The onset of a new decade is always an exciting time, as it often means a cycle is ending and a new one is ready to begin. And this year, in particular, should exceptionally be lauded as a time to celebrate, as many brands and designers are and will be commemorating their 50th anniversaries.
While London was all about Sir Paul Smith and Margaret Howell, Milan will be honouring Sportmax, the Italian brand founded by Achille Maramotti. For the occasion, the brand will be marking its achievements by releasing a unique coffee table book published by the luxury publishing house Assoulin and presenting a dedicated capsule collection alongside it.
"In the book celebrating 50 years of Sportmax, curator Olivier Saillard talks about finding nobility in the ordinary," said Grazia Malagoli, who has been the Creative Director of the Italian brand since 1979. "I believe this concept embodies the soul of the brand perfectly, as our focus over time has always been that of creating the perfect wardrobe for everyday life, something that isn't ostentatious yet still modern."
It is precisely this spirit that embodies the fashion house founded in 1969, a very particular time in Italian history. Sportmax emerged as a brand that supported cultural and social change, slowly evolving over the following 50 years and always trying to give the correct answers from a fashion point of view. It is also this spirit that characterises the book, a collectable item cultivated by the all-star fashion curator Olivier Saillard, with contributions by fashion critic Luke Leitch. The book is divided in five decades – starting from the 1970s up to the present day – and narrates Sportmax's visual journey through time, including some of its most significant collaborations with some influential photographers in fashion, from Sarah Moon to Peter Lindbergh, to name but a few.
"Creating a book felt like the most plausible choice as we realized we had a lot of material we could use. But we also decided to publish a book as our company's heritage is also all about handing down culture to the future generations, as our beliefs are rooted in the transmission of knowledge," she said.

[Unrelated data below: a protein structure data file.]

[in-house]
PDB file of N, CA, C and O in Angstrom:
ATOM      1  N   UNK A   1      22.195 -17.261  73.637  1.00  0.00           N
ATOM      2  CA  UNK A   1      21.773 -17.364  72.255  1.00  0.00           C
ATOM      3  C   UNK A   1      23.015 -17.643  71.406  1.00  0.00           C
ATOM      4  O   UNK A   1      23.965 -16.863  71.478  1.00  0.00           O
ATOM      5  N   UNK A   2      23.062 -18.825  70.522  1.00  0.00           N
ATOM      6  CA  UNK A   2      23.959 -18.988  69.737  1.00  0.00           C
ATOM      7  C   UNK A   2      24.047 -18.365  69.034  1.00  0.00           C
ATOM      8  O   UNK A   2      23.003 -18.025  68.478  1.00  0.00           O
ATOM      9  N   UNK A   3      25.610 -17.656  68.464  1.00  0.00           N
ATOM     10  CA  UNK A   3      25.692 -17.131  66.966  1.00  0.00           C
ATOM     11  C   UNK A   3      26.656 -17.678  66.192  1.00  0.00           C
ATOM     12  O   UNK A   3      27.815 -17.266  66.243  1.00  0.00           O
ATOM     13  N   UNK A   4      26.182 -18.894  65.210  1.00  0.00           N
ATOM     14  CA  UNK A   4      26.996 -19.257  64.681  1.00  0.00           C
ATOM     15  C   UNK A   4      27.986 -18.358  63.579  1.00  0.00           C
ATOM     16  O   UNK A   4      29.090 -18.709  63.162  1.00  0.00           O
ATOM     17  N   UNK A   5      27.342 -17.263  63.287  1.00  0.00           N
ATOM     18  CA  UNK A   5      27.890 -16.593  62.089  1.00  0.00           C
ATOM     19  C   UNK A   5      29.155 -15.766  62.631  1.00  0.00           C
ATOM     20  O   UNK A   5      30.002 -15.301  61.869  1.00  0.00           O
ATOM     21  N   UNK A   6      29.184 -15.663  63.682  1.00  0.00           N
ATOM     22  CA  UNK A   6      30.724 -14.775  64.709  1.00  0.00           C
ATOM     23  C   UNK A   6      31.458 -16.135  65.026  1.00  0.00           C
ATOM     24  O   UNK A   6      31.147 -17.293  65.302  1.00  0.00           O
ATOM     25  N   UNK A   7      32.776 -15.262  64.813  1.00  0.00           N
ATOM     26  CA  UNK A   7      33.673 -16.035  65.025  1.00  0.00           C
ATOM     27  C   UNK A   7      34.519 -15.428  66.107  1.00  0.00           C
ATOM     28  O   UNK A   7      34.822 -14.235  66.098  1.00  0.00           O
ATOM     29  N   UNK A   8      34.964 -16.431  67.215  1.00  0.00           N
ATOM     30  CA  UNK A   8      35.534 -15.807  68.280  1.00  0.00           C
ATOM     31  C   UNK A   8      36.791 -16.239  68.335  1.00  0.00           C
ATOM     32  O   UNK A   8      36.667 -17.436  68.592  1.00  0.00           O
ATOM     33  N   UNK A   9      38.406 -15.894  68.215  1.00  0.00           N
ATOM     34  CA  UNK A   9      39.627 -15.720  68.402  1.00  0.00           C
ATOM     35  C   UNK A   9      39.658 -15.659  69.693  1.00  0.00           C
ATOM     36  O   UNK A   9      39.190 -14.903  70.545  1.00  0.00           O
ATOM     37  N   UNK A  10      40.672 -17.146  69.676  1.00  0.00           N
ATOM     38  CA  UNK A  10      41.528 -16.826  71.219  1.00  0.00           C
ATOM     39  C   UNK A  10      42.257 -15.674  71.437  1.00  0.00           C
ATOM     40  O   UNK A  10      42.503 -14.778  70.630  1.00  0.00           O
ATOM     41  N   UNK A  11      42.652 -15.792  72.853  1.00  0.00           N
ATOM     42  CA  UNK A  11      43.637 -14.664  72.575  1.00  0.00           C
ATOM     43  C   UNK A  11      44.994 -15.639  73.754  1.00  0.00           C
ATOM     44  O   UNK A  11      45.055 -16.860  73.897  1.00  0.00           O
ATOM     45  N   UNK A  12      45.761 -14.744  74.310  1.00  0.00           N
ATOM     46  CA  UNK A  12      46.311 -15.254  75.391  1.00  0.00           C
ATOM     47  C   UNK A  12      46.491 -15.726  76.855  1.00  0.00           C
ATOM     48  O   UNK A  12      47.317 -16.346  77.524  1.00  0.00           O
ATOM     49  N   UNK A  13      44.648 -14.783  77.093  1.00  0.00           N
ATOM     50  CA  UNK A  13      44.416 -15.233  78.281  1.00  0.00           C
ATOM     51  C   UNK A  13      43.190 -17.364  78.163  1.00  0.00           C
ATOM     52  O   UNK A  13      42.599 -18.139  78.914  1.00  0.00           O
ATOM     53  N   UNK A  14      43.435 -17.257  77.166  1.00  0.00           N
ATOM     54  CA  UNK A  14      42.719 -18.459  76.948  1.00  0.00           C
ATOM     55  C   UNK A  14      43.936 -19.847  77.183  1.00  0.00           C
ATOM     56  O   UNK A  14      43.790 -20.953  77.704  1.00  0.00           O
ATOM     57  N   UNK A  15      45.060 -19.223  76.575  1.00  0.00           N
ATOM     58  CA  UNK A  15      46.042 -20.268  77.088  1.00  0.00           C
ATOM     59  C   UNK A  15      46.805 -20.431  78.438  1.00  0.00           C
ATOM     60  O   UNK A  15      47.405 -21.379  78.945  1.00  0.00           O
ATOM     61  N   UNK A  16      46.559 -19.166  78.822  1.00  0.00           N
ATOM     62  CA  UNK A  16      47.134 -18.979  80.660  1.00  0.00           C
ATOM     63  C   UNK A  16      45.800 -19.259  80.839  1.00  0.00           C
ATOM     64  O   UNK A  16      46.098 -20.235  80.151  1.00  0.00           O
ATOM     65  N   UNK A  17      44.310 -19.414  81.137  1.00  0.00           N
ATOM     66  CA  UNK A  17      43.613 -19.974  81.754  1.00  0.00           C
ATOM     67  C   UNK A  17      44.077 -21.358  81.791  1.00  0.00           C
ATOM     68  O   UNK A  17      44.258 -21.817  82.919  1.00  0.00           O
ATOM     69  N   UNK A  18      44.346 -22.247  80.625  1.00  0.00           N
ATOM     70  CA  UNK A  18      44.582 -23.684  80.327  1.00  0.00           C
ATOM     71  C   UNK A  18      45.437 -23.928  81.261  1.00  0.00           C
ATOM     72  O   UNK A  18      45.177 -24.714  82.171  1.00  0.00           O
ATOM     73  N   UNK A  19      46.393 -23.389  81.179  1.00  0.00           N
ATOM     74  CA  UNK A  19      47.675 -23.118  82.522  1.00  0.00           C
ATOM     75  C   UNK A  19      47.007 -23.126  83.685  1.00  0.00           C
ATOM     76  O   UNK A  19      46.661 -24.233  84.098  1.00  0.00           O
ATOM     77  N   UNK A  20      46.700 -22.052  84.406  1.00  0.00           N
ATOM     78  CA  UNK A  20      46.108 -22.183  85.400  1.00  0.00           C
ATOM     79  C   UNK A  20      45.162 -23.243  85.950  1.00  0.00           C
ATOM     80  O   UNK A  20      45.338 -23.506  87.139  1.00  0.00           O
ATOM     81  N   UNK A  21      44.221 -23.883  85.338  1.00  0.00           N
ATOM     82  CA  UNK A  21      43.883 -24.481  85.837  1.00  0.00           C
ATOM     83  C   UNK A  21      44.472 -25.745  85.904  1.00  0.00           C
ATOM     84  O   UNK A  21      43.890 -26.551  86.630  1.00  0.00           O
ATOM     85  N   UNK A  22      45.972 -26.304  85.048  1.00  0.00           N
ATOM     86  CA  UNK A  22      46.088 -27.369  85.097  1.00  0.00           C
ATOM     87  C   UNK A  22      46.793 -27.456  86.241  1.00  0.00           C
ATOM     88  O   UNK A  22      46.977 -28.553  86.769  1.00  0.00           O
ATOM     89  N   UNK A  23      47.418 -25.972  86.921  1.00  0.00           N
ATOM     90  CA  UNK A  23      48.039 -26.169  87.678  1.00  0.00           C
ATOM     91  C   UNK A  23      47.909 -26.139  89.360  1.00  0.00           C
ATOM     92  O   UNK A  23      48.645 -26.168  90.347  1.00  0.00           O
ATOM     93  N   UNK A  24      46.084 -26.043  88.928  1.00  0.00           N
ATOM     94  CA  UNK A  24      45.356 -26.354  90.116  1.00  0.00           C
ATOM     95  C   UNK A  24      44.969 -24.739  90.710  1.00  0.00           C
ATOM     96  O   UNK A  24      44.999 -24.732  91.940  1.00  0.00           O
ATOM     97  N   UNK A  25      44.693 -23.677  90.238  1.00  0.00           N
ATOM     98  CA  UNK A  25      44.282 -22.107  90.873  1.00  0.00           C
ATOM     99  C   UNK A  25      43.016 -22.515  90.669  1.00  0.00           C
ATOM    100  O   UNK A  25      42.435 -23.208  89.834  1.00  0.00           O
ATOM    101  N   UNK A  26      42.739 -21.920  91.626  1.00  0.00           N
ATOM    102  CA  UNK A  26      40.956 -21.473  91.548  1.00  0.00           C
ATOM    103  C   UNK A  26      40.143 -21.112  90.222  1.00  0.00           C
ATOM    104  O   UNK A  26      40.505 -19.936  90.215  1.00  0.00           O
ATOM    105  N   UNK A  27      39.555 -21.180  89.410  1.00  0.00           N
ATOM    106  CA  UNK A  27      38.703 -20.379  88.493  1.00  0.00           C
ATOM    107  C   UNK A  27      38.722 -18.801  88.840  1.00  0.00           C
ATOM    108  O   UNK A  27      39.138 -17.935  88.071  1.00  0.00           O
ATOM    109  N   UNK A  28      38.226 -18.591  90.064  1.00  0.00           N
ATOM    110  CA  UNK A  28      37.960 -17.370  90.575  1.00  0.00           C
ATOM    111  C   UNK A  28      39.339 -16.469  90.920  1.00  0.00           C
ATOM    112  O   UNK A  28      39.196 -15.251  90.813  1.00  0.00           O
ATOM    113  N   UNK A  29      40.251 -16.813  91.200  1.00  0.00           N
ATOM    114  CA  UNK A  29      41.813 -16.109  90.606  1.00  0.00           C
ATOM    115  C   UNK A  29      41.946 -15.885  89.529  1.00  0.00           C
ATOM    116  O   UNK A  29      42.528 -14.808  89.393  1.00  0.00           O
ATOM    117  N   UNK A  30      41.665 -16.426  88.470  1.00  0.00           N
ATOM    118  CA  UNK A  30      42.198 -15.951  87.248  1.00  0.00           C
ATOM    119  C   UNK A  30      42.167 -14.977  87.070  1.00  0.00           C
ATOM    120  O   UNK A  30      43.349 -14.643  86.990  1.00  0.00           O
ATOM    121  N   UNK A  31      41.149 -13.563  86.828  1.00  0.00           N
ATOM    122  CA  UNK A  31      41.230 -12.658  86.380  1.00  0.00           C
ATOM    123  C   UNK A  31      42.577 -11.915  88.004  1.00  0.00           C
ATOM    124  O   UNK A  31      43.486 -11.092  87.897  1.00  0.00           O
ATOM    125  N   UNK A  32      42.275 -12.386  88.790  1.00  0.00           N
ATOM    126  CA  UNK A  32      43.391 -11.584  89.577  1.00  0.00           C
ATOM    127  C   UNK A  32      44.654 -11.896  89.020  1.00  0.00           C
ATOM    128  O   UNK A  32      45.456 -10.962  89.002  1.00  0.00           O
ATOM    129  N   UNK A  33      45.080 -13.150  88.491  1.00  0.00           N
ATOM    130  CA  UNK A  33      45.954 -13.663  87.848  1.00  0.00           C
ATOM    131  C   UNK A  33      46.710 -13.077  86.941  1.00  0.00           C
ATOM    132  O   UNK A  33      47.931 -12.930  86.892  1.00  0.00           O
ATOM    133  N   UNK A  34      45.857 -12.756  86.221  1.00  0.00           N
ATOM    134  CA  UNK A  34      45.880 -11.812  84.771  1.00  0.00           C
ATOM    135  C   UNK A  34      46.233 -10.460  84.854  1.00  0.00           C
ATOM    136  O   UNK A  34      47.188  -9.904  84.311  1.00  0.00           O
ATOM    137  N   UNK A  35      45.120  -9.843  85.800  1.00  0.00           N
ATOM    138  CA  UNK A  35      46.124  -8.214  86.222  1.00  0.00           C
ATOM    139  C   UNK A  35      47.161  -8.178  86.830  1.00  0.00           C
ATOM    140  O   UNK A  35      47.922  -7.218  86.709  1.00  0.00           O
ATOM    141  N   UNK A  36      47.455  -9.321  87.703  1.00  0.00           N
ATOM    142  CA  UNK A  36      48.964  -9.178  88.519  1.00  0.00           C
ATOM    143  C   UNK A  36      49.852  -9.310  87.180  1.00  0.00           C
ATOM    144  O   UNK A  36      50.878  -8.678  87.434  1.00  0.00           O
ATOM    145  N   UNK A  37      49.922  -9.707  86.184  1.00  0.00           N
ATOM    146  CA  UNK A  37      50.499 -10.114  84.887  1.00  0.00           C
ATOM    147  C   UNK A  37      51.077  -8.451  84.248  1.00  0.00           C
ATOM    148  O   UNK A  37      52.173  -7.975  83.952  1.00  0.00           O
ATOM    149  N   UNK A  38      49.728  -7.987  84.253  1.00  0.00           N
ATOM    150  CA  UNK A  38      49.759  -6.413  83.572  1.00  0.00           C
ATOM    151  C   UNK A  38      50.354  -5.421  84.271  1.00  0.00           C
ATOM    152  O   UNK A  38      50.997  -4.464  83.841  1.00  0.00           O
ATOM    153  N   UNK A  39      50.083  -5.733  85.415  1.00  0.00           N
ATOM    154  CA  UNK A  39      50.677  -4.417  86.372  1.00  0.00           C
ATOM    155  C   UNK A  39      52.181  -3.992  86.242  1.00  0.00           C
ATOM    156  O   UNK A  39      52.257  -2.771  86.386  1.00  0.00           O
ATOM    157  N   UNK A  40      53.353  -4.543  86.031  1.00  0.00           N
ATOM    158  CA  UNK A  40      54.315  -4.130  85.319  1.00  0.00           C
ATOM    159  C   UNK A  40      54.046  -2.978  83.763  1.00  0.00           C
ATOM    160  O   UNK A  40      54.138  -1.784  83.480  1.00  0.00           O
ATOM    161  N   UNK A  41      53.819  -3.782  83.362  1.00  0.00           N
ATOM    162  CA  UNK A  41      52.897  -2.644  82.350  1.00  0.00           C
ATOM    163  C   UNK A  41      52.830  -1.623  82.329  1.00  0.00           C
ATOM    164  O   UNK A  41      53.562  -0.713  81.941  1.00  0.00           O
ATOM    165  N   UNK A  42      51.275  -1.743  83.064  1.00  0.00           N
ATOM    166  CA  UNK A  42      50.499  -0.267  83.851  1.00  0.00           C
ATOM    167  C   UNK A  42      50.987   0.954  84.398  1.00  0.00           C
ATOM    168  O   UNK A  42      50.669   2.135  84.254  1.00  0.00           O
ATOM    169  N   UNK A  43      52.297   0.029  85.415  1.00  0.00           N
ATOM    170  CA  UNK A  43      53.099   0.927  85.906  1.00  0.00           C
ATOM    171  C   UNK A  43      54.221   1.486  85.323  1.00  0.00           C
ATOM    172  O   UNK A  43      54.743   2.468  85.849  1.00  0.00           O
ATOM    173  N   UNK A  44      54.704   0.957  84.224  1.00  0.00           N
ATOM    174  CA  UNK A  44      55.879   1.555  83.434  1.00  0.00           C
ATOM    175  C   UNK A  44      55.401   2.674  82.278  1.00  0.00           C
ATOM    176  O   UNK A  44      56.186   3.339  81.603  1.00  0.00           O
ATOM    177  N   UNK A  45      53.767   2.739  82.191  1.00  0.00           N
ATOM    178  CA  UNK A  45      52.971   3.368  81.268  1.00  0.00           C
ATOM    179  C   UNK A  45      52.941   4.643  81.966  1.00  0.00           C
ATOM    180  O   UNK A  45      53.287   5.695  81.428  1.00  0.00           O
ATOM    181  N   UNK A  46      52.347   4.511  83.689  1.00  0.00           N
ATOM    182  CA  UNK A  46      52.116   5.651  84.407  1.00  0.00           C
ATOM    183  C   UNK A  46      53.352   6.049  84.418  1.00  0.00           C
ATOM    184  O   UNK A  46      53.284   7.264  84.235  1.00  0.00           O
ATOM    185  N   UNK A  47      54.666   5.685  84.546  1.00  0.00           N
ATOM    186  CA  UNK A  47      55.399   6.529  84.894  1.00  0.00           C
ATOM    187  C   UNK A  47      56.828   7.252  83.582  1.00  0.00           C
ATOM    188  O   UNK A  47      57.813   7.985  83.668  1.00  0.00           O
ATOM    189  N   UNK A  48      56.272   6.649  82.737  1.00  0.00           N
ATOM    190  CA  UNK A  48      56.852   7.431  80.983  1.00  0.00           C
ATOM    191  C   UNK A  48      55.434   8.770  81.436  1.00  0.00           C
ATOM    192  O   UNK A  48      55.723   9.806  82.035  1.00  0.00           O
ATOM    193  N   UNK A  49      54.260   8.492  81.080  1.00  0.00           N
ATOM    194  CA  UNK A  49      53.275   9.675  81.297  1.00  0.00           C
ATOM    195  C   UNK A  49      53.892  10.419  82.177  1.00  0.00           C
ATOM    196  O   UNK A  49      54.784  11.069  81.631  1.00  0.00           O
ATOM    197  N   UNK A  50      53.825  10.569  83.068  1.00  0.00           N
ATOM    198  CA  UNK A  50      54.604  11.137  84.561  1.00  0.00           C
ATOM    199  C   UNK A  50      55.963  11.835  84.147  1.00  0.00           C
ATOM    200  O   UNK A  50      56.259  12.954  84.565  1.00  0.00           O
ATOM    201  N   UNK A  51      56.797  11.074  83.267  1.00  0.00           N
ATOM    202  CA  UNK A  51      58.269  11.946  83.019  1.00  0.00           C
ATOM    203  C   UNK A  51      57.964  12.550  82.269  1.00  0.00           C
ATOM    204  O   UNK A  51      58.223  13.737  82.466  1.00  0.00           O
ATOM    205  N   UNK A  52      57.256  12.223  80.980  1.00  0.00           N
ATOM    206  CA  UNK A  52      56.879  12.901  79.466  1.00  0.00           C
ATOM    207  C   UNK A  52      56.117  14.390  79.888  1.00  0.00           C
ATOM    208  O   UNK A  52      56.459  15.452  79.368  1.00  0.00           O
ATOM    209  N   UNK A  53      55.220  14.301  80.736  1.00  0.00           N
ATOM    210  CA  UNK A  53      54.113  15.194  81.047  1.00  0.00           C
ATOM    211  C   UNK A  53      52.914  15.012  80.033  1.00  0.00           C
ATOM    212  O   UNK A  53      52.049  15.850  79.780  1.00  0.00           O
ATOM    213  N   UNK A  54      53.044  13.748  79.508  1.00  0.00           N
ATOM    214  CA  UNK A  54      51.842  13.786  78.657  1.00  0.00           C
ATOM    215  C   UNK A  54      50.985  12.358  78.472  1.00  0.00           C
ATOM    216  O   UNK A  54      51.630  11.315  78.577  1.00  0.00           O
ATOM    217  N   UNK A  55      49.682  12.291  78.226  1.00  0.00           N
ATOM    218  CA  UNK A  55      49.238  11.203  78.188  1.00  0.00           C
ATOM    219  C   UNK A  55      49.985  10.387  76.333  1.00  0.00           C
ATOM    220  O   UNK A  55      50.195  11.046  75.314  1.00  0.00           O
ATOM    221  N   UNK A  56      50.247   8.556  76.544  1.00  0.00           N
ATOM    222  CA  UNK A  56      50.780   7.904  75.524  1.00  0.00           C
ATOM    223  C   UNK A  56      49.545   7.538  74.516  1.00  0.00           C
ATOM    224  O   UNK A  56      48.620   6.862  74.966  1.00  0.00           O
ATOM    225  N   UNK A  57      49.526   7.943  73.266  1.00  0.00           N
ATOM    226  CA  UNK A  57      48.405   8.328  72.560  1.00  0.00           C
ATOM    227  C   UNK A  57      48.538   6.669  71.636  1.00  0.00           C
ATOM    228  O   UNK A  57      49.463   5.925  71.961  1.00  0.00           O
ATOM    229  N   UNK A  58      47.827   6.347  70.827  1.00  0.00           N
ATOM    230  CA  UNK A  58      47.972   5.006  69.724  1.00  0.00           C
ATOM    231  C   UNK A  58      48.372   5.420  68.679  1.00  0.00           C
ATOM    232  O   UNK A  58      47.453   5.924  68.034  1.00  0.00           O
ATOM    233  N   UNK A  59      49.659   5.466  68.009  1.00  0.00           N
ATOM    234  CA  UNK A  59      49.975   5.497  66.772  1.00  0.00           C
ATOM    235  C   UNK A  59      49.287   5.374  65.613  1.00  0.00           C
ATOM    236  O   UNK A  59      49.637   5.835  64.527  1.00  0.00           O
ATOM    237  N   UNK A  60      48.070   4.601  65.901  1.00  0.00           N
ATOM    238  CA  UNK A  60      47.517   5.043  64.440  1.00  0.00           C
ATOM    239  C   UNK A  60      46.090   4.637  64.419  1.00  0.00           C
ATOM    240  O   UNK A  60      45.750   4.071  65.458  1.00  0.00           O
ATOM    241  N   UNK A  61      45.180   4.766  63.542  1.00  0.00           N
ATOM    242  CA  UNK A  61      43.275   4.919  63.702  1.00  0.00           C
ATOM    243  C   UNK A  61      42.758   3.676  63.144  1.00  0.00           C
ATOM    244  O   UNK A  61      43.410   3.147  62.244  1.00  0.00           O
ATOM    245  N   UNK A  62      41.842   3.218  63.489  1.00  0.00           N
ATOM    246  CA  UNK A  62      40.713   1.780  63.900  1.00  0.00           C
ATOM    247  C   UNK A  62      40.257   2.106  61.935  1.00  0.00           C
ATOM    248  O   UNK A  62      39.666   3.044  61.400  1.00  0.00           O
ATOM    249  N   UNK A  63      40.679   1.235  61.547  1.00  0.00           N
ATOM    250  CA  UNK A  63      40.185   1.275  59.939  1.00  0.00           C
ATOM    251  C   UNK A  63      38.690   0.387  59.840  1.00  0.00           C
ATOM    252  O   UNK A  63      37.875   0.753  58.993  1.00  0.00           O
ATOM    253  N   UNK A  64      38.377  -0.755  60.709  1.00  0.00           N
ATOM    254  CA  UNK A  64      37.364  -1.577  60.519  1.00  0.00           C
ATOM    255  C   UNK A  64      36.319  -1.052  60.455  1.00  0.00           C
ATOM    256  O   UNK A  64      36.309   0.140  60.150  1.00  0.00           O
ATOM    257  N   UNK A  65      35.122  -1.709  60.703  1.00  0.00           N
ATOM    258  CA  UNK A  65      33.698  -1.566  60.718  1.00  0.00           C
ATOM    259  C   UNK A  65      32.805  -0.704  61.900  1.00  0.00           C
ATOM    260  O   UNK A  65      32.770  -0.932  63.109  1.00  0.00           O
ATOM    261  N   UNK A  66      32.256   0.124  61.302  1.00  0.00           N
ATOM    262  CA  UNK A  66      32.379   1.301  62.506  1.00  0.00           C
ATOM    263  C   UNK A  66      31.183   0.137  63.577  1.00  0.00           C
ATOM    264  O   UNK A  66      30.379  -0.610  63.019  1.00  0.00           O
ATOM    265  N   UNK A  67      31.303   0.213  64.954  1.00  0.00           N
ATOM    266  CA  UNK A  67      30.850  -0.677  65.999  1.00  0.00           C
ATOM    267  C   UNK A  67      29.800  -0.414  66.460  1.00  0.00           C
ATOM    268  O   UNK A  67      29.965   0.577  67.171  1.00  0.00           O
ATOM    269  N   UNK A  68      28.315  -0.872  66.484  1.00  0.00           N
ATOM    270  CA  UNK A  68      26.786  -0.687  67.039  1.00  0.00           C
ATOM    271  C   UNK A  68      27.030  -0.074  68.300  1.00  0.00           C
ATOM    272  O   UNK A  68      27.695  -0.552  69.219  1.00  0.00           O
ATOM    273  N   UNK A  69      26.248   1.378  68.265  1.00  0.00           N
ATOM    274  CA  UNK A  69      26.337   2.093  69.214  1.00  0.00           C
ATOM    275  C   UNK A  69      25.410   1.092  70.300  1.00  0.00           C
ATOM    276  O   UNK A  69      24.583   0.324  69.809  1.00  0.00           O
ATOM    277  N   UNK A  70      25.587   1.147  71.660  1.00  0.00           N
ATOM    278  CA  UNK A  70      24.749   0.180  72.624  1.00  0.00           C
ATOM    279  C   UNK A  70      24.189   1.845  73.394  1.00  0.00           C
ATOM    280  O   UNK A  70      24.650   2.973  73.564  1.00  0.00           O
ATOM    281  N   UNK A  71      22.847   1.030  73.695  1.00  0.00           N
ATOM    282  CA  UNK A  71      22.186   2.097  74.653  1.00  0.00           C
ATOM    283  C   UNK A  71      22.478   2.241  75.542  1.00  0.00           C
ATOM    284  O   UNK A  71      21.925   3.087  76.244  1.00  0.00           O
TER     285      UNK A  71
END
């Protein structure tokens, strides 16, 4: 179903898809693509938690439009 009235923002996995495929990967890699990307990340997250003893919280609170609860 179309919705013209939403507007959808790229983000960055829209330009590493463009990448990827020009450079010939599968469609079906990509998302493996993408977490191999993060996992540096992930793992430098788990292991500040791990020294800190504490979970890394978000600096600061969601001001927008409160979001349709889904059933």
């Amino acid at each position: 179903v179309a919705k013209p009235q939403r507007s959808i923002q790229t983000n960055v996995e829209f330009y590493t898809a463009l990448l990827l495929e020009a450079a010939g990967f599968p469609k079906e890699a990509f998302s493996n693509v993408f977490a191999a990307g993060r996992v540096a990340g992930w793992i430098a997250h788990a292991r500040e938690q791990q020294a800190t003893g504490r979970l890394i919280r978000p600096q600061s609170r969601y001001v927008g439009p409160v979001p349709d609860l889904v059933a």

Yet Malagoli didn't just look into the company's archives for the creation of the book, she delved deep into a hunt for something that would make the capsule collection unique. The designer who has always been a passionate fabric researcher and has, throughout her tenure as creative director of the brand, experimented with technical and textile research (she believes one must 'listen to the fabric to fully understand it'), decided to look into the first decade of the brand's existence, a time where many different designers contributed to its visual development.
"Working on the book and having a vast archive of material, I also have testimonies of what was done in the early years by designer Nanni Strada - in particular a shaded stitch that had become her signature. I found the use of the stitching exciting; thus, I made sure our team was able to technically turn this company signature into a modern key for the capsule collection."
While this particular stitch – and the machine used to create it (Macchina Rimoldi) – is widely used nowadays, especially on rather dynamic and elastic fabrics, the brand made sure to use it on noble materials such as cashmere and silk. The team also used the stitching to create contrasting patterns on dresses and coats. This resulted in a 15-piece collection in three ultra-bright hues — emerald green, deep red and marine blue — and included coats, jackets, dresses, shirts and knitwear, all matching to create a coordinated wardrobe.
Finally, to better visualise the collection, the brand collaborated with director Robert Carsen on the set design of department store La Rinascente's shop windows in Milan, which will be unveiled on January 19th and were inspired by the late sixties.
The coffee table book and capsule collection will also be available in stores starting from mid-February and will be officially launched on January 19th at La Rinascente.
By Elisa Carassai